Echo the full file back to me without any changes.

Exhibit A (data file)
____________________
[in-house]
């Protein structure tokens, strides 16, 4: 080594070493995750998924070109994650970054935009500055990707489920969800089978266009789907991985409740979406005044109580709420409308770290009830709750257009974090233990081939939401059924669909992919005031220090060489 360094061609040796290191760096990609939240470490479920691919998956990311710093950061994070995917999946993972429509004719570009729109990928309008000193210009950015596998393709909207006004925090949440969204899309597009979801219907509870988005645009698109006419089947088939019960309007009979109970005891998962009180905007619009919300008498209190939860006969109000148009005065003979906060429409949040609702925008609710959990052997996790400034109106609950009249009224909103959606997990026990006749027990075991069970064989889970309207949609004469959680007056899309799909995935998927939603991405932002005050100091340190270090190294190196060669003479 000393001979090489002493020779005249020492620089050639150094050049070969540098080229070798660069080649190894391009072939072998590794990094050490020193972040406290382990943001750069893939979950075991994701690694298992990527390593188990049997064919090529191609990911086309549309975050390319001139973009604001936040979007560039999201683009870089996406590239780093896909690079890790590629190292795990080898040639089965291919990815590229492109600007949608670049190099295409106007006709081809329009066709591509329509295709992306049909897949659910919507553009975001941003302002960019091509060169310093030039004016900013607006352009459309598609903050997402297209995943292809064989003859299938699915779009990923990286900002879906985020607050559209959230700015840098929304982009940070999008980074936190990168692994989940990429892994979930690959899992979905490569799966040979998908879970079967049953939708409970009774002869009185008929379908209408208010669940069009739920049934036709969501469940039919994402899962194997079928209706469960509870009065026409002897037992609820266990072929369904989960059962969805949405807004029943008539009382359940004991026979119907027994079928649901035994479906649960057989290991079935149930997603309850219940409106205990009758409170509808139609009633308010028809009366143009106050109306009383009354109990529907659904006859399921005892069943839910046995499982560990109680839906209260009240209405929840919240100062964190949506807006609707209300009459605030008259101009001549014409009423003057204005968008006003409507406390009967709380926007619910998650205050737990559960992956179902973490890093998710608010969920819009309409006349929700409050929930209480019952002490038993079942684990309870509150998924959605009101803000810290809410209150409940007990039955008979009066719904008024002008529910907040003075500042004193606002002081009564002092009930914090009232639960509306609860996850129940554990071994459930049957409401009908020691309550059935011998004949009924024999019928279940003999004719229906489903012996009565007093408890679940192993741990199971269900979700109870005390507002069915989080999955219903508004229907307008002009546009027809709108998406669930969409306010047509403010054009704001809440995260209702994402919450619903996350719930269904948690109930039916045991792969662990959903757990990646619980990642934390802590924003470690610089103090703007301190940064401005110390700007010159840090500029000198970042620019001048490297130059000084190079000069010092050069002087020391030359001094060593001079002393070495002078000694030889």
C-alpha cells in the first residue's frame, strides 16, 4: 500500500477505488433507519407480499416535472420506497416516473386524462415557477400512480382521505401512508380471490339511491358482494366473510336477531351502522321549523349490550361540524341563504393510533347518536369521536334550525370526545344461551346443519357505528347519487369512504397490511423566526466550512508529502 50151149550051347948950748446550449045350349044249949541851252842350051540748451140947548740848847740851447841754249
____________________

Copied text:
[in-house]
């Protein structure tokens, strides 16, 4: 080594070493995750998924070109994650970054935009500055990707489920969800089978266009789907991985409740979406005044109580709420409308770290009830709750257009974090233990081939939401059924669909992919005031220090060489 360094061609040796290191760096990609939240470490479920691919998956990311710093950061994070995917999946993972429509004719570009729109990928309008000193210009950015596998393709909207006004925090949440969204899309597009979801219907509870988005645009698109006419089947088939019960309007009979109970005891998962009180905007619009919300008498209190939860006969109000148009005065003979906060429409949040609702925008609710959990052997996790400034109106609950009249009224909103959606997990026990006749027990075991069970064989889970309207949609004469959680007056899309799909995935998927939603991405932002005050100091340190270090190294190196060669003479 000393001979090489002493020779005249020492620089050639150094050049070969540098080229070798660069080649190894391009072939072998590794990094050490020193972040406290382990943001750069893939979950075991994701690694298992990527390593188990049997064919090529191609990911086309549309975050390319001139973009604001936040979007560039999201683009870089996406590239780093896909690079890790590629190292795990080898040639089965291919990815590229492109600007949608670049190099295409106007006709081809329009066709591509329509295709992306049909897949659910919507553009975001941003302002960019091509060169310093030039004016900013607006352009459309598609903050997402297209995943292809064989003859299938699915779009990923990286900002879906985020607050559209959230700015840098929304982009940070999008980074936190990168692994989940990429892994979930690959899992979905490569799966040979998908879970079967049953939708409970009774002869009185008929379908209408208010669940069009739920049934036709969501469940039919994402899962194997079928209706469960509870009065026409002897037992609820266990072929369904989960059962969805949405807004029943008539009382359940004991026979119907027994079928649901035994479906649960057989290991079935149930997603309850219940409106205990009758409170509808139609009633308010028809009366143009106050109306009383009354109990529907659904006859399921005892069943839910046995499982560990109680839906209260009240209405929840919240100062964190949506807006609707209300009459605030008259101009001549014409009423003057204005968008006003409507406390009967709380926007619910998650205050737990559960992956179902973490890093998710608010969920819009309409006349929700409050929930209480019952002490038993079942684990309870509150998924959605009101803000810290809410209150409940007990039955008979009066719904008024002008529910907040003075500042004193606002002081009564002092009930914090009232639960509306609860996850129940554990071994459930049957409401009908020691309550059935011998004949009924024999019928279940003999004719229906489903012996009565007093408890679940192993741990199971269900979700109870005390507002069915989080999955219903508004229907307008002009546009027809709108998406669930969409306010047509403010054009704001809440995260209702994402919450619903996350719930269904948690109930039916045991792969662990959903757990990646619980990642934390802590924003470690610089103090703007301190940064401005110390700007010159840090500029000198970042620019001048490297130059000084190079000069010092050069002087020391030359001094060593001079002393070495002078000694030889």
C-alpha cells in the first residue's frame, strides 16, 4: 500500500477505488433507519407480499416535472420506497416516473386524462415557477400512480382521505401512508380471490339511491358482494366473510336477531351502522321549523349490550361540524341563504393510533347518536369521536334550525370526545344461551346443519357505528347519487369512504397490511423566526466550512508529502 50151149550051347948950748446550449045350349044249949541851252842350051540748451140947548740848847740851447841754249